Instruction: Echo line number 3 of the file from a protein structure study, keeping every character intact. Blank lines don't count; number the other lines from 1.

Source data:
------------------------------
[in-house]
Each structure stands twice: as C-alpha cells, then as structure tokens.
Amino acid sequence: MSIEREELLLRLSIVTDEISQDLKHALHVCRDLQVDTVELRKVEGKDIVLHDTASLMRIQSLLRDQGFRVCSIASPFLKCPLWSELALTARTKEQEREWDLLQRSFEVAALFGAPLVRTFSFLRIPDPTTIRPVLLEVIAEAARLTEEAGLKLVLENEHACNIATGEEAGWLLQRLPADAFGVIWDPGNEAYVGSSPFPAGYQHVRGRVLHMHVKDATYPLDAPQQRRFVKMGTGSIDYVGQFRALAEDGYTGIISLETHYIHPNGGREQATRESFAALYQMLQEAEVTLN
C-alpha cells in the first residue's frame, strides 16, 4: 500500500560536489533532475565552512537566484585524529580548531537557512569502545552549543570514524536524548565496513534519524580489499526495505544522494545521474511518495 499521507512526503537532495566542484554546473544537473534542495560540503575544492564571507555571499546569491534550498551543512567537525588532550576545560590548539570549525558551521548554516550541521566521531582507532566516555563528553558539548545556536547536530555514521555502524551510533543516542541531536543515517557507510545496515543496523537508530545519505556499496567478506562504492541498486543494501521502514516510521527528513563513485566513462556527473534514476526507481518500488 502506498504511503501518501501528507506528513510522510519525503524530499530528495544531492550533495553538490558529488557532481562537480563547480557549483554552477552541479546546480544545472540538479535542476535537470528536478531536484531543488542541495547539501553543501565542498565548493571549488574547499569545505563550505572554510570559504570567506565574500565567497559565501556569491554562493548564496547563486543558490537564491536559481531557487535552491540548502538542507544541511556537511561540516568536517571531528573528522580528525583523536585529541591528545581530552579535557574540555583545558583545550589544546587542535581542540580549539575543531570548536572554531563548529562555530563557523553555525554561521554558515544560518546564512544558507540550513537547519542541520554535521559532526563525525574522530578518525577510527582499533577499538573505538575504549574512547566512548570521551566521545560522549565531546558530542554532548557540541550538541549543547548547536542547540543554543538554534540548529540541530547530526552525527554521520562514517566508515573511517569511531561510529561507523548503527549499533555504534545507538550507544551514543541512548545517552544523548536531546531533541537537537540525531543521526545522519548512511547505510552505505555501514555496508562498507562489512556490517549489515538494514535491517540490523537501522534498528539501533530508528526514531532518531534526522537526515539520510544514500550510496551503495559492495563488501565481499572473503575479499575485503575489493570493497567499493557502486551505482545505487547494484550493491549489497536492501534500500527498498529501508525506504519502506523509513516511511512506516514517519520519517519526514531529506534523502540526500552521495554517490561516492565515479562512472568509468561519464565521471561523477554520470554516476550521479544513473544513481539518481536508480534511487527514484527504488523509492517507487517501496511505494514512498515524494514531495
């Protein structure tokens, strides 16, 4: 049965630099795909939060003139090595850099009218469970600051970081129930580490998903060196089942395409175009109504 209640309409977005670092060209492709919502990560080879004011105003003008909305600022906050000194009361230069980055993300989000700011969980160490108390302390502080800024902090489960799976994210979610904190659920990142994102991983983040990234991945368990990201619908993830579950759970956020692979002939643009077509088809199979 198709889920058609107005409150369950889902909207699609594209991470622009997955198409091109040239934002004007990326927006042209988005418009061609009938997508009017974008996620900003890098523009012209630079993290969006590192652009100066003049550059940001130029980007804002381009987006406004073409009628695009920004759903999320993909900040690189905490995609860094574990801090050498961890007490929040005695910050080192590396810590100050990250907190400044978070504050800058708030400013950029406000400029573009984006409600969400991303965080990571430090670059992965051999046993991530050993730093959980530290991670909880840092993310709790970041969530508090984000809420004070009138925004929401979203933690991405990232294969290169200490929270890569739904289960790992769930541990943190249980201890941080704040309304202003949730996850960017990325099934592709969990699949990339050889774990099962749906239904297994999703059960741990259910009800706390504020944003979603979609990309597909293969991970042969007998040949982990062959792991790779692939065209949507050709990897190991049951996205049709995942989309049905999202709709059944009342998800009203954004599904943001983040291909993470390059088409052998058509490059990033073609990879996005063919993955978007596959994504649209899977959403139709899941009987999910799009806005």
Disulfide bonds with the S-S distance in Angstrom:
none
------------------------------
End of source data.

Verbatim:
Amino acid sequence: MSIEREELLLRLSIVTDEISQDLKHALHVCRDLQVDTVELRKVEGKDIVLHDTASLMRIQSLLRDQGFRVCSIASPFLKCPLWSELALTARTKEQEREWDLLQRSFEVAALFGAPLVRTFSFLRIPDPTTIRPVLLEVIAEAARLTEEAGLKLVLENEHACNIATGEEAGWLLQRLPADAFGVIWDPGNEAYVGSSPFPAGYQHVRGRVLHMHVKDATYPLDAPQQRRFVKMGTGSIDYVGQFRALAEDGYTGIISLETHYIHPNGGREQATRESFAALYQMLQEAEVTLN